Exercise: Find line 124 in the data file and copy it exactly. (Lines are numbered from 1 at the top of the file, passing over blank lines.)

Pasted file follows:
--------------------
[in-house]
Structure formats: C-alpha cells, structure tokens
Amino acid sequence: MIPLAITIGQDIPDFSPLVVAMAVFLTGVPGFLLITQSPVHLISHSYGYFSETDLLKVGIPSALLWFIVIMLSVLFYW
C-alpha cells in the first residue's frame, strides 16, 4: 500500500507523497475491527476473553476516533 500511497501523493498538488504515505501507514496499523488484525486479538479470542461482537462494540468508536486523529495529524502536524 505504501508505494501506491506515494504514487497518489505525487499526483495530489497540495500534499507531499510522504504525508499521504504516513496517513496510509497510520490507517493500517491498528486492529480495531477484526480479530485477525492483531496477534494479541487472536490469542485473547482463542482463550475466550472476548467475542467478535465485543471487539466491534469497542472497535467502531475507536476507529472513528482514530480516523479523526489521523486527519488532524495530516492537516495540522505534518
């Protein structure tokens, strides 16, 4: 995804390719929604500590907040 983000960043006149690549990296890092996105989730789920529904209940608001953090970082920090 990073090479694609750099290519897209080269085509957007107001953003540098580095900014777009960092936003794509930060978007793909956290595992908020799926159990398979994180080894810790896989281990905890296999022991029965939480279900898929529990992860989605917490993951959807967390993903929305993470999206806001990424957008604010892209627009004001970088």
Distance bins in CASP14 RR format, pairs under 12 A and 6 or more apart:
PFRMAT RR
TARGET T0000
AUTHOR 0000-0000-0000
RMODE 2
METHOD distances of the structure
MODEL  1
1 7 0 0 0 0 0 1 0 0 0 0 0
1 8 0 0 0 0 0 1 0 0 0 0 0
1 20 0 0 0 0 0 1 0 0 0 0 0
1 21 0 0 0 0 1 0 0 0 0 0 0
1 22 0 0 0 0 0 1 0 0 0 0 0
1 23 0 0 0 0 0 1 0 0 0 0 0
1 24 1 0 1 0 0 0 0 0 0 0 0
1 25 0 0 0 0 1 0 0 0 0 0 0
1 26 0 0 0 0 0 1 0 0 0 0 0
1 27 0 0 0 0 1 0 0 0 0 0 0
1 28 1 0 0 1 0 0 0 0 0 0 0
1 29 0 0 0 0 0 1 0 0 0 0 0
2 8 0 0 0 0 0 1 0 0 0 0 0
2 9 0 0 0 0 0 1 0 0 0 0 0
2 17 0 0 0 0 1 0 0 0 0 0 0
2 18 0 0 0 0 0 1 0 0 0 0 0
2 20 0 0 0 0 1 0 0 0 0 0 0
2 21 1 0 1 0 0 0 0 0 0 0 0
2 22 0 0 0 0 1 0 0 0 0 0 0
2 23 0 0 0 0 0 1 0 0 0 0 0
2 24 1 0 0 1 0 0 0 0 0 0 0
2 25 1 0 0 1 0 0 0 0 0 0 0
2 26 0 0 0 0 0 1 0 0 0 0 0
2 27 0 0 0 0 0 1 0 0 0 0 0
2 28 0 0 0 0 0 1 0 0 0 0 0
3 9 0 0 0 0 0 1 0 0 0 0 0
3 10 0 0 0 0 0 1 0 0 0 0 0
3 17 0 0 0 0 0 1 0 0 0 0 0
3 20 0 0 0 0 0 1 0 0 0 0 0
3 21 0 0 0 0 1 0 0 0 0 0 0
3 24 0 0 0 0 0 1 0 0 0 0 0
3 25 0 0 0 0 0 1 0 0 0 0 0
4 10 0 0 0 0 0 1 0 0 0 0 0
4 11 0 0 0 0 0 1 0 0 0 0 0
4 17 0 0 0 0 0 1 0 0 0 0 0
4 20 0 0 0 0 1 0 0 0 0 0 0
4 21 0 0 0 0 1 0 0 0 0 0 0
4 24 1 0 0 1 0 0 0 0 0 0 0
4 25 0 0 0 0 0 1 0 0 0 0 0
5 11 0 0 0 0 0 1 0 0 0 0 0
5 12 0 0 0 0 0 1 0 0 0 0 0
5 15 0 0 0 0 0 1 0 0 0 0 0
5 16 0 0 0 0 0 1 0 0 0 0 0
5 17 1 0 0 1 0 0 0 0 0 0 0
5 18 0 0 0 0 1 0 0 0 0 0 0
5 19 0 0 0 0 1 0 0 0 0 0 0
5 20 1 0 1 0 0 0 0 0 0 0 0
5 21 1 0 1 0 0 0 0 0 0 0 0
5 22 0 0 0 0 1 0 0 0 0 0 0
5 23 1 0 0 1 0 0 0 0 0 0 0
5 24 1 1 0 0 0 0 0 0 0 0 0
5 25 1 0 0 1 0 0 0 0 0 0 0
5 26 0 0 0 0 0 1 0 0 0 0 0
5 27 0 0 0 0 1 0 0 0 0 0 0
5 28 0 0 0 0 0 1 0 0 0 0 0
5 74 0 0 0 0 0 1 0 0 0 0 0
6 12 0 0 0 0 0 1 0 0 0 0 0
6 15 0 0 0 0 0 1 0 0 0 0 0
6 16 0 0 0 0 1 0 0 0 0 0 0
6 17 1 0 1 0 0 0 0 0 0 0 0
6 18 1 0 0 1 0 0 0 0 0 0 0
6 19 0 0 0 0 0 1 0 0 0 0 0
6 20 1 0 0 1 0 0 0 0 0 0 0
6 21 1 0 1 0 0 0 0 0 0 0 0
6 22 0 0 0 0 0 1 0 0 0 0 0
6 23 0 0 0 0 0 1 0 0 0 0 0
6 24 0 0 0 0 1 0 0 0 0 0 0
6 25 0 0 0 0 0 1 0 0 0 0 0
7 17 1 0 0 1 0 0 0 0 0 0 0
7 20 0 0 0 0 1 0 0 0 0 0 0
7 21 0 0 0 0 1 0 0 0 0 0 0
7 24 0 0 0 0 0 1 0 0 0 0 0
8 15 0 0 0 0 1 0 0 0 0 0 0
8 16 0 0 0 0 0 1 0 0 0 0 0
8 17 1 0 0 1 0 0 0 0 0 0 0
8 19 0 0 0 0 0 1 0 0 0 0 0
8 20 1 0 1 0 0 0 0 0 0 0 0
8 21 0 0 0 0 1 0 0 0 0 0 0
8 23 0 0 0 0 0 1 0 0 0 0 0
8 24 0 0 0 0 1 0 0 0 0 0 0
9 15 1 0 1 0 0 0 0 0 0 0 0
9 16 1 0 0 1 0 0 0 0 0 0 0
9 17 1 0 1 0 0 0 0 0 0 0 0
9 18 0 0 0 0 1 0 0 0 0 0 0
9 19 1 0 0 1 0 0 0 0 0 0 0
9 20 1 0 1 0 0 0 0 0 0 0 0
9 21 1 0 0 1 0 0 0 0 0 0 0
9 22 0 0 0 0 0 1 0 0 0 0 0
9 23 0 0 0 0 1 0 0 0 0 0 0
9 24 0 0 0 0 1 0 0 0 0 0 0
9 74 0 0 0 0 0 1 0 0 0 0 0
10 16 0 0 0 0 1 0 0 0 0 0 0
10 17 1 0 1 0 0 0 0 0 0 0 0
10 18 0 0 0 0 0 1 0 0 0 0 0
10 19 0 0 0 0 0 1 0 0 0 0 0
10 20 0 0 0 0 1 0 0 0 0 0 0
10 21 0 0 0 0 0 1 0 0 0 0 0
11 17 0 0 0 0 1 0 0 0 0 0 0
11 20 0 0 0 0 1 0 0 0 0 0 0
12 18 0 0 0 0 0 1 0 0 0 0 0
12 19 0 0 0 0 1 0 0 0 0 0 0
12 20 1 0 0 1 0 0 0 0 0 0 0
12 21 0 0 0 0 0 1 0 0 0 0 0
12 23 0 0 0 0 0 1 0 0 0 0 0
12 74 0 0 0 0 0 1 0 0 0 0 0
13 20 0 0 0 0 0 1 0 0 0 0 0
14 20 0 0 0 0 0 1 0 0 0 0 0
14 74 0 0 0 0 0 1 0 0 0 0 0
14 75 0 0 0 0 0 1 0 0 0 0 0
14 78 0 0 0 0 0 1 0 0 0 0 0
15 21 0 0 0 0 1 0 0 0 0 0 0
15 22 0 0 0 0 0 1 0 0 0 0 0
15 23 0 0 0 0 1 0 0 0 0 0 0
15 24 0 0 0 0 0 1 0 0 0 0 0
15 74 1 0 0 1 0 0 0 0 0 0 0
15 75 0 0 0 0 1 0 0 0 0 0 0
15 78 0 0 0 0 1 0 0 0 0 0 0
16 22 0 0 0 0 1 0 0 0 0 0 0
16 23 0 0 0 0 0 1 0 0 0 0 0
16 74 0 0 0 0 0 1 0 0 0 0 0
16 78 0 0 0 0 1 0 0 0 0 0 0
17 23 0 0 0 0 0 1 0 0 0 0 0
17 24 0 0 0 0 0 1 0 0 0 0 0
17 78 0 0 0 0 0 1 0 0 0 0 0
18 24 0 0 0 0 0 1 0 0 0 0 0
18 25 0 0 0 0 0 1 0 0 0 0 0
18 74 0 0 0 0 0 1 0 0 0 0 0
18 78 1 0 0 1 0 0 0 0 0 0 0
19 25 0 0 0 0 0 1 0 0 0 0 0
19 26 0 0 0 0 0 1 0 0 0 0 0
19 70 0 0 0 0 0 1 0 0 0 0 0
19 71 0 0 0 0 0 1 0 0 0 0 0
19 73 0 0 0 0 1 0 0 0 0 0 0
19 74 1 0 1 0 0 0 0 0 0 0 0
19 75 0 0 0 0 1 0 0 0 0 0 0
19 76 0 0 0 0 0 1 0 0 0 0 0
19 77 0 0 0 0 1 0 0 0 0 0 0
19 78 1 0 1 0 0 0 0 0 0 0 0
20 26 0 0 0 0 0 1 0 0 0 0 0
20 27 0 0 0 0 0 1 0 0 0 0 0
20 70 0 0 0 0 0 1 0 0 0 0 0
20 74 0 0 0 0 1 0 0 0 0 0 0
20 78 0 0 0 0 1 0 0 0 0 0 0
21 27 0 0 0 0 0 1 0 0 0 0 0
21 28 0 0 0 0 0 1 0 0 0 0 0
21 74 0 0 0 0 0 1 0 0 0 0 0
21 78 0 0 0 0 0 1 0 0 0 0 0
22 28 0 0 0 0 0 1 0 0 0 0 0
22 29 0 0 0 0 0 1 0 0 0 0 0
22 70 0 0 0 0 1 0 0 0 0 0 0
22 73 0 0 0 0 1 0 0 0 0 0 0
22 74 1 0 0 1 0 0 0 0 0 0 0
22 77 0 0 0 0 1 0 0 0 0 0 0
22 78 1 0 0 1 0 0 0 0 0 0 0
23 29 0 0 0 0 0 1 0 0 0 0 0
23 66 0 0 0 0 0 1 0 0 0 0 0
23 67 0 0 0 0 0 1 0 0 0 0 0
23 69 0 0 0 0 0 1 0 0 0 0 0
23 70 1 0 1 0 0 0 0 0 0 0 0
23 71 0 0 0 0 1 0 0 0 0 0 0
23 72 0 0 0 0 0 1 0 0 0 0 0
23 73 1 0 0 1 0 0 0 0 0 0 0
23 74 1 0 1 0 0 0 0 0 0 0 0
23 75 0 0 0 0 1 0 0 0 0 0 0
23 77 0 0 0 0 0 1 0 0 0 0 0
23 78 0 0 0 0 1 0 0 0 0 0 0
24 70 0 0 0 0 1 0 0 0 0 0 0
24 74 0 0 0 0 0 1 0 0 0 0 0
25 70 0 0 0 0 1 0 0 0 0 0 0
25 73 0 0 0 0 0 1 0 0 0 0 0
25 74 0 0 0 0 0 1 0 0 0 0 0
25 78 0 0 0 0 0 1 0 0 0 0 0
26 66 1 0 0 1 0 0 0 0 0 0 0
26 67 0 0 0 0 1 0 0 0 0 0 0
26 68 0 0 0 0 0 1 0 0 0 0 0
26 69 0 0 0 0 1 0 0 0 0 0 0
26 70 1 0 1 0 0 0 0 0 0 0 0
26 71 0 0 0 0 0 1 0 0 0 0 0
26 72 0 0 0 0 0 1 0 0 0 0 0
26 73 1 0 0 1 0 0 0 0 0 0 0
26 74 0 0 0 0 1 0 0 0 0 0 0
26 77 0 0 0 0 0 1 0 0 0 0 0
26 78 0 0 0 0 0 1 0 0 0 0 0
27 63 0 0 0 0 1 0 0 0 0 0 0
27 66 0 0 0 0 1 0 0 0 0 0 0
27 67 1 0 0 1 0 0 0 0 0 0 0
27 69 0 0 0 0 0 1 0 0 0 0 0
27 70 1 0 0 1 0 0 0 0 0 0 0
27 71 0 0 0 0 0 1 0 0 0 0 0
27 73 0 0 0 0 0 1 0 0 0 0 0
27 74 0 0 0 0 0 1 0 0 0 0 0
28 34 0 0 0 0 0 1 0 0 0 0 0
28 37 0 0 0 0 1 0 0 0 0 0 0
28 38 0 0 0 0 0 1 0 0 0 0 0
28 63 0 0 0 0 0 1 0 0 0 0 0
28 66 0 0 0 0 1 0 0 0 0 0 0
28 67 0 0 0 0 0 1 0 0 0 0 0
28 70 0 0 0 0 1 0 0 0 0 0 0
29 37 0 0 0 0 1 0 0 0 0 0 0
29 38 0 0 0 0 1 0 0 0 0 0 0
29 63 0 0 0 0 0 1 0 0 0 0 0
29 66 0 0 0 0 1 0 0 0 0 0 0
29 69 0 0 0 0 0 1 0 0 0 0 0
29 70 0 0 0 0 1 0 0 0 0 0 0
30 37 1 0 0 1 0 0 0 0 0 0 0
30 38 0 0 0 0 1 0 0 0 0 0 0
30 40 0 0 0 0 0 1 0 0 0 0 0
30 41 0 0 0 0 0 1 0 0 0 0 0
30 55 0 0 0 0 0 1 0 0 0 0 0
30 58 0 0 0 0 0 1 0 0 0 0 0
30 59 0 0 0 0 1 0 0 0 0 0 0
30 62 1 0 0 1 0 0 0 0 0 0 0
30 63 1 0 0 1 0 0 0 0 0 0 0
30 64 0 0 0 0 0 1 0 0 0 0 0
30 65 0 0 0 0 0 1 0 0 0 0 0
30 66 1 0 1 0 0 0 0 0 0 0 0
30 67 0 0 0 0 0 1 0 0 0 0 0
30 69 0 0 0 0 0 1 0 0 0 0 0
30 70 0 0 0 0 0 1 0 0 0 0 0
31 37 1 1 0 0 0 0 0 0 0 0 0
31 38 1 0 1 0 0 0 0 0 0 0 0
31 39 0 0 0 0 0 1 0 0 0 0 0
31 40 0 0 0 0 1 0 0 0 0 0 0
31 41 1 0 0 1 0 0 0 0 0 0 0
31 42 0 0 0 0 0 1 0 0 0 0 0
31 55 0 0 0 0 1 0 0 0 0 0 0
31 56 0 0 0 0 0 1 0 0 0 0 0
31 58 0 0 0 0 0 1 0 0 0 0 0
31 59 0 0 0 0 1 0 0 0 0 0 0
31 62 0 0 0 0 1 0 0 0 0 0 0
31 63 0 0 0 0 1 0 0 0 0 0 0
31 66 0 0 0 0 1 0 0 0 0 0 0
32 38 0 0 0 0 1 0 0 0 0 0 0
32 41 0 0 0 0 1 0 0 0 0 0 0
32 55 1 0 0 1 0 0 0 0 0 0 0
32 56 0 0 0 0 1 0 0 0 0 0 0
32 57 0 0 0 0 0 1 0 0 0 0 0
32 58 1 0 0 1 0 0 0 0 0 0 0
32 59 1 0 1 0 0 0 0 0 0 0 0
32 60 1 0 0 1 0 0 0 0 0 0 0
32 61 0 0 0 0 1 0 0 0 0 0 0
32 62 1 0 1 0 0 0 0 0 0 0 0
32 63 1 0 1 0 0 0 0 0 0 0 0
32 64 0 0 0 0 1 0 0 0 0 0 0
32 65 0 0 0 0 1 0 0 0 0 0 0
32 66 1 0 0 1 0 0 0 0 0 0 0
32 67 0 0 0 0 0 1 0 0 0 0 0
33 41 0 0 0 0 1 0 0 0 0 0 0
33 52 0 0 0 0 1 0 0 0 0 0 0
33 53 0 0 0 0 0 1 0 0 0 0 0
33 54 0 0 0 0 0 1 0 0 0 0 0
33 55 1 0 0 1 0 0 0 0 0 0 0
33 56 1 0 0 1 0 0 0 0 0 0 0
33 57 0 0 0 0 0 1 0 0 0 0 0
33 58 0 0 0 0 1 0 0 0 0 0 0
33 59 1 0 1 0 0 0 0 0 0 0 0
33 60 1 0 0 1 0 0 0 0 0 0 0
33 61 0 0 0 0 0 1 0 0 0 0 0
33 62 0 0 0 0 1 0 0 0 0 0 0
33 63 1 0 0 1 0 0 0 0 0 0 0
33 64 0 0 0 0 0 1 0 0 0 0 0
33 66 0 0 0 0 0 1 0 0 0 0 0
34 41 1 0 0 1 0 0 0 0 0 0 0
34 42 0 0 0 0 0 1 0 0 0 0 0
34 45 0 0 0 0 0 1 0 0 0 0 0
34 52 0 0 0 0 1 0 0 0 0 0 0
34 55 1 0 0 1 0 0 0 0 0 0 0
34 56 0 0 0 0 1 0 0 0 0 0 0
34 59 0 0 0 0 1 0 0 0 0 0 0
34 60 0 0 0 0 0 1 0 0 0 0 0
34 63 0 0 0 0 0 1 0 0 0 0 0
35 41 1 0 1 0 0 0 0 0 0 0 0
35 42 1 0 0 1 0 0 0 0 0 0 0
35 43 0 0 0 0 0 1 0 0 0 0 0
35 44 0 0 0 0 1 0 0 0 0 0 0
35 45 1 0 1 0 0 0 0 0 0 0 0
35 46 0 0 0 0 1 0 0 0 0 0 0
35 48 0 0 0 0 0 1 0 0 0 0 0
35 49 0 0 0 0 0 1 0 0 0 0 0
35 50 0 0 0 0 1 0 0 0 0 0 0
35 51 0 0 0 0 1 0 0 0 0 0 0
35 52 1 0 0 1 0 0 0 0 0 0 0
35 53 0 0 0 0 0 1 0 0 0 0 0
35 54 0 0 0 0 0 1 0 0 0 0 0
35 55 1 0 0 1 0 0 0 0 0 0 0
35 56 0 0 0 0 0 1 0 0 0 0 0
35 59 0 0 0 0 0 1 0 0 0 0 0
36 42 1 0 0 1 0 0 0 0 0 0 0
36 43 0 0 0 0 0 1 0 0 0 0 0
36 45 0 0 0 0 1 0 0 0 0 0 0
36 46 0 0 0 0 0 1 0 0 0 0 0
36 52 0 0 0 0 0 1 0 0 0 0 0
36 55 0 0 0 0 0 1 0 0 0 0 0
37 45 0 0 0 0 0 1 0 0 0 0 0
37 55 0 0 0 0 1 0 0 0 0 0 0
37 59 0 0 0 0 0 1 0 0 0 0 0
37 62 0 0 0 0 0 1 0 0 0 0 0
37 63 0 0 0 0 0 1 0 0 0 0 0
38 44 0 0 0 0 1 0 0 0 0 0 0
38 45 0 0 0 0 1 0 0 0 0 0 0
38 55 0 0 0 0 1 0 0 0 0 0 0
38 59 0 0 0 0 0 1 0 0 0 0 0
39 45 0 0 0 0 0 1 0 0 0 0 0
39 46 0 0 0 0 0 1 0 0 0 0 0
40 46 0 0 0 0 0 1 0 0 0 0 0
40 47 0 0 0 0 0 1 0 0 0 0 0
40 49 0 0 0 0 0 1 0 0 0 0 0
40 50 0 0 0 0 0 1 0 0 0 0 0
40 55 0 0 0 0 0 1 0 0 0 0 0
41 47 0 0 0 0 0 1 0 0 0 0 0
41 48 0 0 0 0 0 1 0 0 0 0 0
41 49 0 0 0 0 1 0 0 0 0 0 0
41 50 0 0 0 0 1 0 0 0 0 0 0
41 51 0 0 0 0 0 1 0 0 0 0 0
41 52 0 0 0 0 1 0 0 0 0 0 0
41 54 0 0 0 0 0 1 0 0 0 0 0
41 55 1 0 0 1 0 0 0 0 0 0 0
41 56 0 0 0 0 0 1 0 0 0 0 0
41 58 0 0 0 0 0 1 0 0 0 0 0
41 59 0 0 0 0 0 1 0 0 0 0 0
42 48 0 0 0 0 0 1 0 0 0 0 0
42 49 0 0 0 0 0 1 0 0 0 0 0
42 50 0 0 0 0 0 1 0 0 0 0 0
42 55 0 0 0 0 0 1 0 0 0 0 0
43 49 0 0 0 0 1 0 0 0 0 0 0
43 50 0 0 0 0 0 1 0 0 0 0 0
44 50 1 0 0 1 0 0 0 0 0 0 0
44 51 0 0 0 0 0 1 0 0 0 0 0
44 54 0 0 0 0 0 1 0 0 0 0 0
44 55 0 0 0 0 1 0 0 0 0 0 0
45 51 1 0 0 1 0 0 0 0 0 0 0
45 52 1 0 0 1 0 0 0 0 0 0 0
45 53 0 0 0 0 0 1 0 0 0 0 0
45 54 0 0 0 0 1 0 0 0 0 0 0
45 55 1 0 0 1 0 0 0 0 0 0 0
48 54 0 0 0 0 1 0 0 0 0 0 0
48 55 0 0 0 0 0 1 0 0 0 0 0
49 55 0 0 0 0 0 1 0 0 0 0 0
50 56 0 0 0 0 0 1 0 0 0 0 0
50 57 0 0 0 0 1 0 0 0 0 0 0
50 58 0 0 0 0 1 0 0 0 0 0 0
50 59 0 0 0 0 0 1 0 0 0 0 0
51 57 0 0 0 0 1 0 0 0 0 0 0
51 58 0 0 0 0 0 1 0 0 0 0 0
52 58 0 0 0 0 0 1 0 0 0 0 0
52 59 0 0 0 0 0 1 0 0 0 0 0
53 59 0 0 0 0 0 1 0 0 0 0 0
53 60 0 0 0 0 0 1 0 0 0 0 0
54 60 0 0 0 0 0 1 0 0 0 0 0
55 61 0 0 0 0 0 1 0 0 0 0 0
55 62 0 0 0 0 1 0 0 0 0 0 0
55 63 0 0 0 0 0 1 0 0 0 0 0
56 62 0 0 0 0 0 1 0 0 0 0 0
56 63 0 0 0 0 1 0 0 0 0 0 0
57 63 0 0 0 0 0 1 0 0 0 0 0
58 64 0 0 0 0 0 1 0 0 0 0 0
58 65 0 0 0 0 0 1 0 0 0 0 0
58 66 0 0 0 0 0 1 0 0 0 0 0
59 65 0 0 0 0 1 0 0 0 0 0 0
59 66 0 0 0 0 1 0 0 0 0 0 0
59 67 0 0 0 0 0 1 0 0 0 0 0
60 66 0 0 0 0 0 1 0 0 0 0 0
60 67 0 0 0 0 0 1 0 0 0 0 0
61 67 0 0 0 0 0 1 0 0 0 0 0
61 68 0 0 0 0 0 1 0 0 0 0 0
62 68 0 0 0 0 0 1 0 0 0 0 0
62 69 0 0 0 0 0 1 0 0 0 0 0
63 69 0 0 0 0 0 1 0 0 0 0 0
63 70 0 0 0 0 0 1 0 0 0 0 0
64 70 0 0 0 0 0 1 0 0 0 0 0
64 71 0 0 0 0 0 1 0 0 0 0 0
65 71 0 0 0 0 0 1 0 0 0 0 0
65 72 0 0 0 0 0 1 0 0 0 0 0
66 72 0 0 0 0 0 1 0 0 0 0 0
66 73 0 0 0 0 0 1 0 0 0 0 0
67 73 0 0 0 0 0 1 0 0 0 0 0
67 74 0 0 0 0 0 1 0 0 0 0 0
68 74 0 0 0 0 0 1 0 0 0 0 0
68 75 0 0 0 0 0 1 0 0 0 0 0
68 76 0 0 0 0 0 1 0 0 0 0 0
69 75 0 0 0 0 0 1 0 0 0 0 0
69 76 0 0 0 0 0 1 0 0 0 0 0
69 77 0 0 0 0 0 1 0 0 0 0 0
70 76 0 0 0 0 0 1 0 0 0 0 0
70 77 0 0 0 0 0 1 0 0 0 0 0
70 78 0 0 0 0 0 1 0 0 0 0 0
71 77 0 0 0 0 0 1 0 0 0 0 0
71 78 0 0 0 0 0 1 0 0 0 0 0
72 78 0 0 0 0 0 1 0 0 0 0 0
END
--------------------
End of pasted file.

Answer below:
15 22 0 0 0 0 0 1 0 0 0 0 0